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332 Newest Publications in proceedings of the national academy of sciences current issue

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Random sampling of skewed distributions implies Taylor's power law of fluctuation scaling [Statistics]

23-Jun-2015 | Joel E. Cohen; Meng Xu, Proceedings of the National Academy of Sciences current issue, 2015

Taylor’s law (TL), a widely verified quantitative pattern in ecology and other sciences, describes the variance in a species’ population density (or other nonnegative quantity) as a power-law function of the mean density (or other nonnegative quantity): Approximately, variance = a(mean)b, a > 0. ...

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High-capacity electrode materials for rechargeable lithium batteries: Li3NbO4-based system with cation-disordered rocksalt structure [Chemistry]

23-Jun-2015 | Naoaki Yabuuchi; Mitsue Takeuchi; Masanobu Nakayama; Hiromasa Shiiba; Masahiro Ogawa; Keisuke Nakayama; Toshiaki Oht ..., Proceedings of the National Academy of Sciences current issue, 2015

Rechargeable lithium batteries have rapidly risen to prominence as fundamental devices for green and sustainable energy development. Lithium batteries are now used as power sources for electric vehicles. However, materials innovations are still needed to satisfy the growing demand for increasing ...

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Predicting visual acuity from the structure of visual cortex [Computer Sciences]

23-Jun-2015 | Shyam Srinivasan; C. Nikoosh Carlo; Charles F. Stevens, Proceedings of the National Academy of Sciences current issue, 2015

Three decades ago, Rockel et al. proposed that neuronal surface densities (number of neurons under a square millimeter of surface) of primary visual cortices (V1s) in primates is 2.5 times higher than the neuronal density of V1s in nonprimates or many other cortical regions in primates and ...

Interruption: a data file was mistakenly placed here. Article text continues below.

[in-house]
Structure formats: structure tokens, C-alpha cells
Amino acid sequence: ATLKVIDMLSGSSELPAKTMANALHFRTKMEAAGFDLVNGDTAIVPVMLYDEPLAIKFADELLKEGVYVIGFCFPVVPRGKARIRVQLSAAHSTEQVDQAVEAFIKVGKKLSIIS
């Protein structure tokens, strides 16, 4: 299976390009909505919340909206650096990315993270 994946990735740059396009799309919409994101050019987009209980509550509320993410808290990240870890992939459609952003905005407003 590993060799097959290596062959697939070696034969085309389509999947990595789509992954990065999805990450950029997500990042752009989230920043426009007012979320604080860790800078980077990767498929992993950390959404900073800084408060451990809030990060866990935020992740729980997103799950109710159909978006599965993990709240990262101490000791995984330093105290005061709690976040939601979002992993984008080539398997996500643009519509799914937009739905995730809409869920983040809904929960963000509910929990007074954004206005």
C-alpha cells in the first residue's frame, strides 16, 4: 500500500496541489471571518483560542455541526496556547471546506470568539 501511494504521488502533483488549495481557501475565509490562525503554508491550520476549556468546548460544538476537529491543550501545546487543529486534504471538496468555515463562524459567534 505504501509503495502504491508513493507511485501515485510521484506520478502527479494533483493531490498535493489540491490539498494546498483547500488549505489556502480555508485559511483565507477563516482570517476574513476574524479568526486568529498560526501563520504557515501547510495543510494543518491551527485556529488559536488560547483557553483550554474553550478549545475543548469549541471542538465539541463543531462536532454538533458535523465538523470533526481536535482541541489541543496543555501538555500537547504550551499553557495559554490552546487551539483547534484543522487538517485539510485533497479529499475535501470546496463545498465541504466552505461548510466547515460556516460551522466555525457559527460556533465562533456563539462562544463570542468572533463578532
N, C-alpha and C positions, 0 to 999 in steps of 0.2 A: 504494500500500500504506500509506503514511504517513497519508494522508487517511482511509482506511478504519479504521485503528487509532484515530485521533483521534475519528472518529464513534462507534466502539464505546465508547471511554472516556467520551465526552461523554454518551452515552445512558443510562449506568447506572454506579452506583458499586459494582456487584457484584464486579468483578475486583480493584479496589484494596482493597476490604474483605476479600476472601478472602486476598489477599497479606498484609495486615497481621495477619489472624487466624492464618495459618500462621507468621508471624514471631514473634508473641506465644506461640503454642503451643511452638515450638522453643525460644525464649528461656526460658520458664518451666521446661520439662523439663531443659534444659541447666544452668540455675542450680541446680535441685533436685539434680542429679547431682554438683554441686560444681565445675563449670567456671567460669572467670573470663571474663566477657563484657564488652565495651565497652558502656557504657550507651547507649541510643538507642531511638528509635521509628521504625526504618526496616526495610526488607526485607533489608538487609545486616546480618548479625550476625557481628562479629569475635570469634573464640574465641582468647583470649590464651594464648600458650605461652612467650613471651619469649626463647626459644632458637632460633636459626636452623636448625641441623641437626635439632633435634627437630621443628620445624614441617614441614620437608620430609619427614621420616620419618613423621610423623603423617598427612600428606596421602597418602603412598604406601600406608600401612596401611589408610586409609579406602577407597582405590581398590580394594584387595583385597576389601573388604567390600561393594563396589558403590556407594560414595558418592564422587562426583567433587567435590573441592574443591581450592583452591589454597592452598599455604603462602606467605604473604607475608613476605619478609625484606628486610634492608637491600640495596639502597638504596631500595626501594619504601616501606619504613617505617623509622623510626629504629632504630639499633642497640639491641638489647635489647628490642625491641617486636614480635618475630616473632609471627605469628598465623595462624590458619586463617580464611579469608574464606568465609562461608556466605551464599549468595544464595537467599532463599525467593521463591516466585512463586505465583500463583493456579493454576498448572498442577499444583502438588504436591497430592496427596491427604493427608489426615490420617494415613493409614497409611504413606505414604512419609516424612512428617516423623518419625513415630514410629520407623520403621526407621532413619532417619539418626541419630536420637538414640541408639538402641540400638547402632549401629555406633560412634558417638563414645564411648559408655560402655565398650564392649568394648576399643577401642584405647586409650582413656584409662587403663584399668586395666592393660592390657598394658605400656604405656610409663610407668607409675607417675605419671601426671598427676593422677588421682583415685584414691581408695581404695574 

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Ionic imbalance, in addition to molecular crowding, abates cytoskeletal dynamics and vesicle motility during hypertonic stress [Cell Biology]

16-Jun-2015 | Paula Nunes; Isabelle Roth; Paolo Meda; Eric Féraille; Dennis Brown; Udo Hasler, Proceedings of the National Academy of Sciences current issue, 2015

Cell volume homeostasis is vital for the maintenance of optimal protein density and cellular function. Numerous mammalian cell types are routinely exposed to acute hypertonic challenge and shrink. Molecular crowding modifies biochemical reaction rates and decreases macromolecule diffusion. Cell ...

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Designing multivalent probes for tunable superselective targeting [Biophysics and Computational Biology]

05-May-2015 | Galina V. Dubacheva; Tine Curk; Rachel Auzély-Velty; Daan Frenkel; Ralf P. Richter, Proceedings of the National Academy of Sciences current issue, 2015

Specific targeting is common in biology and is a key challenge in nanomedicine. It was recently demonstrated that multivalent probes can selectively target surfaces with a defined density of surface binding sites. Here we show, using a combination of experiments and simulations on multivalent ...